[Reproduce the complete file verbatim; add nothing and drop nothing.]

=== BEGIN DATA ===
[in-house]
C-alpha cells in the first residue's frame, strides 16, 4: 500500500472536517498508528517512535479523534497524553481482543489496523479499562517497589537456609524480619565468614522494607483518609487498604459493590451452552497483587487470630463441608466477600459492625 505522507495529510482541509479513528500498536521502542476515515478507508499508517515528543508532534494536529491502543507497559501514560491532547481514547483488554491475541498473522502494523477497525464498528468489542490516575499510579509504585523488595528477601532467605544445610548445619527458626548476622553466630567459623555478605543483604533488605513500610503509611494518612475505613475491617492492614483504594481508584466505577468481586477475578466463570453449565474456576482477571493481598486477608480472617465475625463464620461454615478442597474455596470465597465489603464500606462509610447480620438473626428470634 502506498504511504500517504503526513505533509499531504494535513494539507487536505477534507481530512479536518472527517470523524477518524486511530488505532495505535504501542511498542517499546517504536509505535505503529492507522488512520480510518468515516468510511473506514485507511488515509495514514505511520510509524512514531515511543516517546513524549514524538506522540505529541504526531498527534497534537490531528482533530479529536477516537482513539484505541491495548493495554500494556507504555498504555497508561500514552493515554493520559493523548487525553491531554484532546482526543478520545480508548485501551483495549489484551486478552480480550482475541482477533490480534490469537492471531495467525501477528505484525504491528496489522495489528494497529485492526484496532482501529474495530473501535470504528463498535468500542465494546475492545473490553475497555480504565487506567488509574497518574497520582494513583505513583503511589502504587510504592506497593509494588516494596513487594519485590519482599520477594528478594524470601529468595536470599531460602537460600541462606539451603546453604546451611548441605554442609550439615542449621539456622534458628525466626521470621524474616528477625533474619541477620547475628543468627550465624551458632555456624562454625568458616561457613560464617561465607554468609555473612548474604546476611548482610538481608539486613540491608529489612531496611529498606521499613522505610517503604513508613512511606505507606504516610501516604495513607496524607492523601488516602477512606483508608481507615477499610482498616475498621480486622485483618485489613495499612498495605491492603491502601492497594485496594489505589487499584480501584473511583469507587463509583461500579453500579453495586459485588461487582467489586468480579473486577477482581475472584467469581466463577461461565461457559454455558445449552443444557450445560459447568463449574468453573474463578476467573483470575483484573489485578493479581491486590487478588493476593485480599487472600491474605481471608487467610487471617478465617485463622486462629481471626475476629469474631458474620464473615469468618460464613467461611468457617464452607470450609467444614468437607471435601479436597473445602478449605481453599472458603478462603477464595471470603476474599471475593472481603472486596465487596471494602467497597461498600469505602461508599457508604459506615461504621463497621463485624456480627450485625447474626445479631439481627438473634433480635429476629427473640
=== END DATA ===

[in-house]
C-alpha cells in the first residue's frame, strides 16, 4: 500500500472536517498508528517512535479523534497524553481482543489496523479499562517497589537456609524480619565468614522494607483518609487498604459493590451452552497483587487470630463441608466477600459492625 505522507495529510482541509479513528500498536521502542476515515478507508499508517515528543508532534494536529491502543507497559501514560491532547481514547483488554491475541498473522502494523477497525464498528468489542490516575499510579509504585523488595528477601532467605544445610548445619527458626548476622553466630567459623555478605543483604533488605513500610503509611494518612475505613475491617492492614483504594481508584466505577468481586477475578466463570453449565474456576482477571493481598486477608480472617465475625463464620461454615478442597474455596470465597465489603464500606462509610447480620438473626428470634 502506498504511504500517504503526513505533509499531504494535513494539507487536505477534507481530512479536518472527517470523524477518524486511530488505532495505535504501542511498542517499546517504536509505535505503529492507522488512520480510518468515516468510511473506514485507511488515509495514514505511520510509524512514531515511543516517546513524549514524538506522540505529541504526531498527534497534537490531528482533530479529536477516537482513539484505541491495548493495554500494556507504555498504555497508561500514552493515554493520559493523548487525553491531554484532546482526543478520545480508548485501551483495549489484551486478552480480550482475541482477533490480534490469537492471531495467525501477528505484525504491528496489522495489528494497529485492526484496532482501529474495530473501535470504528463498535468500542465494546475492545473490553475497555480504565487506567488509574497518574497520582494513583505513583503511589502504587510504592506497593509494588516494596513487594519485590519482599520477594528478594524470601529468595536470599531460602537460600541462606539451603546453604546451611548441605554442609550439615542449621539456622534458628525466626521470621524474616528477625533474619541477620547475628543468627550465624551458632555456624562454625568458616561457613560464617561465607554468609555473612548474604546476611548482610538481608539486613540491608529489612531496611529498606521499613522505610517503604513508613512511606505507606504516610501516604495513607496524607492523601488516602477512606483508608481507615477499610482498616475498621480486622485483618485489613495499612498495605491492603491502601492497594485496594489505589487499584480501584473511583469507587463509583461500579453500579453495586459485588461487582467489586468480579473486577477482581475472584467469581466463577461461565461457559454455558445449552443444557450445560459447568463449574468453573474463578476467573483470575483484573489485578493479581491486590487478588493476593485480599487472600491474605481471608487467610487471617478465617485463622486462629481471626475476629469474631458474620464473615469468618460464613467461611468457617464452607470450609467444614468437607471435601479436597473445602478449605481453599472458603478462603477464595471470603476474599471475593472481603472486596465487596471494602467497597461498600469505602461508599457508604459506615461504621463497621463485624456480627450485625447474626445479631439481627438473634433480635429476629427473640